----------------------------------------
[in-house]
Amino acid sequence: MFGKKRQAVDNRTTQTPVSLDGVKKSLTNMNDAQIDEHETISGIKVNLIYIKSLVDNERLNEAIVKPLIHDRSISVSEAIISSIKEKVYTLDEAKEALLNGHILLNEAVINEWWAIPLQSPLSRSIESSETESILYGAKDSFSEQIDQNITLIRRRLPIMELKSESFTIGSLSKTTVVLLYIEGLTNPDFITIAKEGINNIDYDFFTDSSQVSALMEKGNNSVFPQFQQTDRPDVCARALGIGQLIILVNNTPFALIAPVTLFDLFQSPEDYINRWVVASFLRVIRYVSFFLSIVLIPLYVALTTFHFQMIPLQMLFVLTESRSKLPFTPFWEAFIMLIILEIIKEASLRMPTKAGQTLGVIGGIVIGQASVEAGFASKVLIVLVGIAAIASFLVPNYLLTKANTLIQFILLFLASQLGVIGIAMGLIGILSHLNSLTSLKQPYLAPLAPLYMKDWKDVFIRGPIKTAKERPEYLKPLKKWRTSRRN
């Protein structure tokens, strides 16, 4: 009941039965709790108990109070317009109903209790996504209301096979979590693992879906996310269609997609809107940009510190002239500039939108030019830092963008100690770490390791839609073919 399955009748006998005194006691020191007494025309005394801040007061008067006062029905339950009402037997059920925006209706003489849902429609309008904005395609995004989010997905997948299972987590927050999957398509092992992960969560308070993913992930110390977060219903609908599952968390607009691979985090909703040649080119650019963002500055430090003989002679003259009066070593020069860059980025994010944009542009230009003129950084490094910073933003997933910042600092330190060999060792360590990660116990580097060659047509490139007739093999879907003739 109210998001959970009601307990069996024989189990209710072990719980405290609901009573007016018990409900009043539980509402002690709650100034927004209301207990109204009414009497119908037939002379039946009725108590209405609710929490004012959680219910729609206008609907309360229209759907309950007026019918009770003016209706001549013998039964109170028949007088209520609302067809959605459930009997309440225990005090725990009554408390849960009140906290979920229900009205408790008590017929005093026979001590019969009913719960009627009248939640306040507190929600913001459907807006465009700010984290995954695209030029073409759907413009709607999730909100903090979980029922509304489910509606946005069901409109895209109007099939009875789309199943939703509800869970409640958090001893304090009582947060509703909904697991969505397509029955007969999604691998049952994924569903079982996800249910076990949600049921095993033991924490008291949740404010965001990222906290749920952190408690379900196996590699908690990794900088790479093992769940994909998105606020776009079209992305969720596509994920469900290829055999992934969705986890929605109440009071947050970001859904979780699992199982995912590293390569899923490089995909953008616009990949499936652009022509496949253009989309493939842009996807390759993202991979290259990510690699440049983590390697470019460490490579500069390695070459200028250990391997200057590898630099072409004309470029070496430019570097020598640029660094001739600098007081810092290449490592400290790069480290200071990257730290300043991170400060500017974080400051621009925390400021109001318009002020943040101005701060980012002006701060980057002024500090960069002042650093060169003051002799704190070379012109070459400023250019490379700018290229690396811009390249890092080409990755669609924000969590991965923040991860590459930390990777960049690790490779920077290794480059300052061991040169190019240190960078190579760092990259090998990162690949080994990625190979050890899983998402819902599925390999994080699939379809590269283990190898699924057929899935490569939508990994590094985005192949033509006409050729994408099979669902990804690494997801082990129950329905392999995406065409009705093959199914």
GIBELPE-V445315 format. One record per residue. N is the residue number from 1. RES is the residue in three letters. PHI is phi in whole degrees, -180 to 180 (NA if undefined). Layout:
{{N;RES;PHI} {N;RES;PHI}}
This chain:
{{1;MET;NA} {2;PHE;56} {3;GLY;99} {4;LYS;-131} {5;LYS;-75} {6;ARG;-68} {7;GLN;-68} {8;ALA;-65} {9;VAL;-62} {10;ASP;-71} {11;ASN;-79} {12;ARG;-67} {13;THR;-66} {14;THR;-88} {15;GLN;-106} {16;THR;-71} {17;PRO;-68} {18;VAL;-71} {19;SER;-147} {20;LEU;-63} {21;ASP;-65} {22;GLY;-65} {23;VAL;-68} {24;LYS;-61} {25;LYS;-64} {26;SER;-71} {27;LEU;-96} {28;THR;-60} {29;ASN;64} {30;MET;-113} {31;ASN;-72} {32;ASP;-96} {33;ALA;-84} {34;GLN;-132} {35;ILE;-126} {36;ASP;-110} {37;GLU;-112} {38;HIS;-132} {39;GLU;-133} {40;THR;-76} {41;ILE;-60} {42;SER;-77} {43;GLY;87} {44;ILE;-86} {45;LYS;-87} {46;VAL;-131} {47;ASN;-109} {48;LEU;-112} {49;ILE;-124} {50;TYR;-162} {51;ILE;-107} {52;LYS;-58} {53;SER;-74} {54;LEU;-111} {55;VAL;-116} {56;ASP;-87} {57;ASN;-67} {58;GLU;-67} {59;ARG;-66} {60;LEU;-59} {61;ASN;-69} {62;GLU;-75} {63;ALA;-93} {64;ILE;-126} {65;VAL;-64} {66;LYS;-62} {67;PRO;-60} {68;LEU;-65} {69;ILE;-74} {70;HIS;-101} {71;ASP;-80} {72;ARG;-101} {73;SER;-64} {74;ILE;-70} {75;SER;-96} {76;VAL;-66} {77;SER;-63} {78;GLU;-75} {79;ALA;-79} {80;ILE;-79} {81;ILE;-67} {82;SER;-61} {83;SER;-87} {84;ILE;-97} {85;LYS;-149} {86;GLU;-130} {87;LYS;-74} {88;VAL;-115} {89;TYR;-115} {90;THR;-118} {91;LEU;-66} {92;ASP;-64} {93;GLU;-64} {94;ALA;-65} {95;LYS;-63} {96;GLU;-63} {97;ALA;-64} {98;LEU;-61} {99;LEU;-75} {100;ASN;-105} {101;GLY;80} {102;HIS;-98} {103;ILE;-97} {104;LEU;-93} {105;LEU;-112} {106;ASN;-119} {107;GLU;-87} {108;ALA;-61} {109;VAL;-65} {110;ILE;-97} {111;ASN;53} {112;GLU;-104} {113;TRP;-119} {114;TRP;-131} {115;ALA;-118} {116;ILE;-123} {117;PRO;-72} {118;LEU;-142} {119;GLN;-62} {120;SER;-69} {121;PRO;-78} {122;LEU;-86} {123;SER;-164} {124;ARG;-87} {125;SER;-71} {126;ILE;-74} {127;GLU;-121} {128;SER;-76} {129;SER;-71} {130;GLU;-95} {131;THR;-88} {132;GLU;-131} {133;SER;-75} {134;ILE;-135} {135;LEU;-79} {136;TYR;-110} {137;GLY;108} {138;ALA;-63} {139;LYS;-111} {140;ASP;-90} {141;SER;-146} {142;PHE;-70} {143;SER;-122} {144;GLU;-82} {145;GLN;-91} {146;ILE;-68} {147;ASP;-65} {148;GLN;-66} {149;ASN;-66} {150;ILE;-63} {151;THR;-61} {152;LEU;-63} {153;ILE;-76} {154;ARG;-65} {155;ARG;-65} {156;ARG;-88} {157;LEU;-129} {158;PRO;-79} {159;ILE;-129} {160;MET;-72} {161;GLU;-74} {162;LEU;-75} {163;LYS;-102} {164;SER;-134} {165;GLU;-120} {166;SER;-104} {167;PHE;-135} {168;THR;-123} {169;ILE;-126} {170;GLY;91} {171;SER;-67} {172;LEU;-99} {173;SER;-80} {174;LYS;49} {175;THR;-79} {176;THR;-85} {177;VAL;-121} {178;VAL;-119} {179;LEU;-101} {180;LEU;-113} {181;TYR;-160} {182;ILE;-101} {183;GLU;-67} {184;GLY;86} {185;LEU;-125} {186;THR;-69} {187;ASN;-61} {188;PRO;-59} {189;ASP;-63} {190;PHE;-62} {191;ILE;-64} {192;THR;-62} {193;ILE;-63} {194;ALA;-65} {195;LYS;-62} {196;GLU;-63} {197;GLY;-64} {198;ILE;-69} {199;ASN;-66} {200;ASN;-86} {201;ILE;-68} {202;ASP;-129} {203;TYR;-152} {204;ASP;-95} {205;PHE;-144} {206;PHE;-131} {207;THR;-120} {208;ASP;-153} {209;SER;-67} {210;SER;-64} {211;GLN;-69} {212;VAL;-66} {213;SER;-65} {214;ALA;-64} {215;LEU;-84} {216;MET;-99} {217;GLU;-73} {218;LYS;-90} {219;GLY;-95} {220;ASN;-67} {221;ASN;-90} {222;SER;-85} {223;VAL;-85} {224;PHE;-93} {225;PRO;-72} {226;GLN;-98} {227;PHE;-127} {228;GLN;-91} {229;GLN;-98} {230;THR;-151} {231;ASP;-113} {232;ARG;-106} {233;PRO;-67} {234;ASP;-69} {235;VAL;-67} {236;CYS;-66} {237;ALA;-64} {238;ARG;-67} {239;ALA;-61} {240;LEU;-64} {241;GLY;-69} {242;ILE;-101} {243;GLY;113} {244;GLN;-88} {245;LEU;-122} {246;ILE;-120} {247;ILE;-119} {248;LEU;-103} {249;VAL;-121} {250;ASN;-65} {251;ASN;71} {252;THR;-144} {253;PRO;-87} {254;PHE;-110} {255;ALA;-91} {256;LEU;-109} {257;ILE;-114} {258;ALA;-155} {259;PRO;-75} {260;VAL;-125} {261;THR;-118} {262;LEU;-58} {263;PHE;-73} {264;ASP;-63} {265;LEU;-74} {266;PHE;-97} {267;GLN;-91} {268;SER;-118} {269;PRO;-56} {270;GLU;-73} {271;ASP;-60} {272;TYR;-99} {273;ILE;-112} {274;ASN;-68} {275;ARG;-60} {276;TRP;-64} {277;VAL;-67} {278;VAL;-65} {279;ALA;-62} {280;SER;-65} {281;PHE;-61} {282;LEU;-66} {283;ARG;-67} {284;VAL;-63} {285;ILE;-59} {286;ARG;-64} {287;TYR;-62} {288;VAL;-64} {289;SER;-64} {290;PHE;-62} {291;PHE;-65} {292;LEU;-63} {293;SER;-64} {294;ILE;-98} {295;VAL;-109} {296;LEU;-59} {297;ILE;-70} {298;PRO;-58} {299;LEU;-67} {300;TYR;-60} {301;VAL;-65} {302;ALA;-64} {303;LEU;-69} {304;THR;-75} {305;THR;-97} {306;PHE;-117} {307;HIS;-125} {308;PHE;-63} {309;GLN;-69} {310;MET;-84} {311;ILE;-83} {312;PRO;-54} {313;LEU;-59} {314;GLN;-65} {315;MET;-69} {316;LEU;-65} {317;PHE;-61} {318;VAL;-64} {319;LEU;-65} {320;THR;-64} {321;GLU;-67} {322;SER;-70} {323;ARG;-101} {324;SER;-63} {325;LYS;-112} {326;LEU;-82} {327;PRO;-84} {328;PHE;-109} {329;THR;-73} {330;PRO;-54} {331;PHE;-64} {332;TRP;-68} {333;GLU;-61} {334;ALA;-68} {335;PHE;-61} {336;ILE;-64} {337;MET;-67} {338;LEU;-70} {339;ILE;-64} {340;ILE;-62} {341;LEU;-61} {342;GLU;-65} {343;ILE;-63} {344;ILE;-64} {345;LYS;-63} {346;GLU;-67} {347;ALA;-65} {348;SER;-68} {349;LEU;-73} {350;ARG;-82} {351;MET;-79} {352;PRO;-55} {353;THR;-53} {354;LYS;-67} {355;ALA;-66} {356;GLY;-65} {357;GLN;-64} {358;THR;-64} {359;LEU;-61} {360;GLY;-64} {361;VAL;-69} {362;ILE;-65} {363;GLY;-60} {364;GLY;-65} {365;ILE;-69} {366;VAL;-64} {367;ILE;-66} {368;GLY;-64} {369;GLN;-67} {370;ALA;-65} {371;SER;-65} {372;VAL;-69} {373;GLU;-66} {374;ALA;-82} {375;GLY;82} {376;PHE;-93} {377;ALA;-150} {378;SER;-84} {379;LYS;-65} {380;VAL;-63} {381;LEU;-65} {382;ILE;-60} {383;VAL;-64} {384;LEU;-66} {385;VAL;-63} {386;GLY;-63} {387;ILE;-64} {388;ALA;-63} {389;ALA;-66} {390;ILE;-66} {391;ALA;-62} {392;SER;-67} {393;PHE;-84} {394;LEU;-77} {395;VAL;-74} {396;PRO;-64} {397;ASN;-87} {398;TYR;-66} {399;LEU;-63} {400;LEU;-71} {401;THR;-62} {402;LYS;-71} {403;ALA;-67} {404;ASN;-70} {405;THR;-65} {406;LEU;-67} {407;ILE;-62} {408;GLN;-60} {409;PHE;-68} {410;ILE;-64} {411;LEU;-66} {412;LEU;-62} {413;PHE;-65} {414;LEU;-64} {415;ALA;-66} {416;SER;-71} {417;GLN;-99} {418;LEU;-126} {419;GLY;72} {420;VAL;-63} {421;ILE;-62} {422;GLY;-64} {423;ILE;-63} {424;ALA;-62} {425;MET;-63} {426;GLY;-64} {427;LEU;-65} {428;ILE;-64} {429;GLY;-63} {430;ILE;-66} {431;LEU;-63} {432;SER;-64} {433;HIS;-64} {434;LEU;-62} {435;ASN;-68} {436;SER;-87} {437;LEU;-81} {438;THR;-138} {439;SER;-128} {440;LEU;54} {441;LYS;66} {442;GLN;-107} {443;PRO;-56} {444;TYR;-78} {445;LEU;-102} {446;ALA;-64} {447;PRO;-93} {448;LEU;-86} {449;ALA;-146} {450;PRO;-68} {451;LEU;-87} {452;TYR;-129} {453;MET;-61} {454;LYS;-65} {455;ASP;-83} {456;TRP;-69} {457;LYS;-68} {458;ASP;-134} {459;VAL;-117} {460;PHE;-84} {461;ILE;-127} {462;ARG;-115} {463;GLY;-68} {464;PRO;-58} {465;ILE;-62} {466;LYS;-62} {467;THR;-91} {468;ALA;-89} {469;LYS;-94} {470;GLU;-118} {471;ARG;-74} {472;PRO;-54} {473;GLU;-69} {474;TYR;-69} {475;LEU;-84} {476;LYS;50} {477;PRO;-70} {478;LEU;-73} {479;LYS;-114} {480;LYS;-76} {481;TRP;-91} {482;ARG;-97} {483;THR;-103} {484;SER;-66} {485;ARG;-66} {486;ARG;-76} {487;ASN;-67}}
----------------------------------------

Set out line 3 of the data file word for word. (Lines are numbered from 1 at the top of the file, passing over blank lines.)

């Protein structure tokens, strides 16, 4: 009941039965709790108990109070317009109903209790996504209301096979979590693992879906996310269609997609809107940009510190002239500039939108030019830092963008100690770490390791839609073919 399955009748006998005194006691020191007494025309005394801040007061008067006062029905339950009402037997059920925006209706003489849902429609309008904005395609995004989010997905997948299972987590927050999957398509092992992960969560308070993913992930110390977060219903609908599952968390607009691979985090909703040649080119650019963002500055430090003989002679003259009066070593020069860059980025994010944009542009230009003129950084490094910073933003997933910042600092330190060999060792360590990660116990580097060659047509490139007739093999879907003739 109210998001959970009601307990069996024989189990209710072990719980405290609901009573007016018990409900009043539980509402002690709650100034927004209301207990109204009414009497119908037939002379039946009725108590209405609710929490004012959680219910729609206008609907309360229209759907309950007026019918009770003016209706001549013998039964109170028949007088209520609302067809959605459930009997309440225990005090725990009554408390849960009140906290979920229900009205408790008590017929005093026979001590019969009913719960009627009248939640306040507190929600913001459907807006465009700010984290995954695209030029073409759907413009709607999730909100903090979980029922509304489910509606946005069901409109895209109007099939009875789309199943939703509800869970409640958090001893304090009582947060509703909904697991969505397509029955007969999604691998049952994924569903079982996800249910076990949600049921095993033991924490008291949740404010965001990222906290749920952190408690379900196996590699908690990794900088790479093992769940994909998105606020776009079209992305969720596509994920469900290829055999992934969705986890929605109440009071947050970001859904979780699992199982995912590293390569899923490089995909953008616009990949499936652009022509496949253009989309493939842009996807390759993202991979290259990510690699440049983590390697470019460490490579500069390695070459200028250990391997200057590898630099072409004309470029070496430019570097020598640029660094001739600098007081810092290449490592400290790069480290200071990257730290300043991170400060500017974080400051621009925390400021109001318009002020943040101005701060980012002006701060980057002024500090960069002042650093060169003051002799704190070379012109070459400023250019490379700018290229690396811009390249890092080409990755669609924000969590991965923040991860590459930390990777960049690790490779920077290794480059300052061991040169190019240190960078190579760092990259090998990162690949080994990625190979050890899983998402819902599925390999994080699939379809590269283990190898699924057929899935490569939508990994590094985005192949033509006409050729994408099979669902990804690494997801082990129950329905392999995406065409009705093959199914």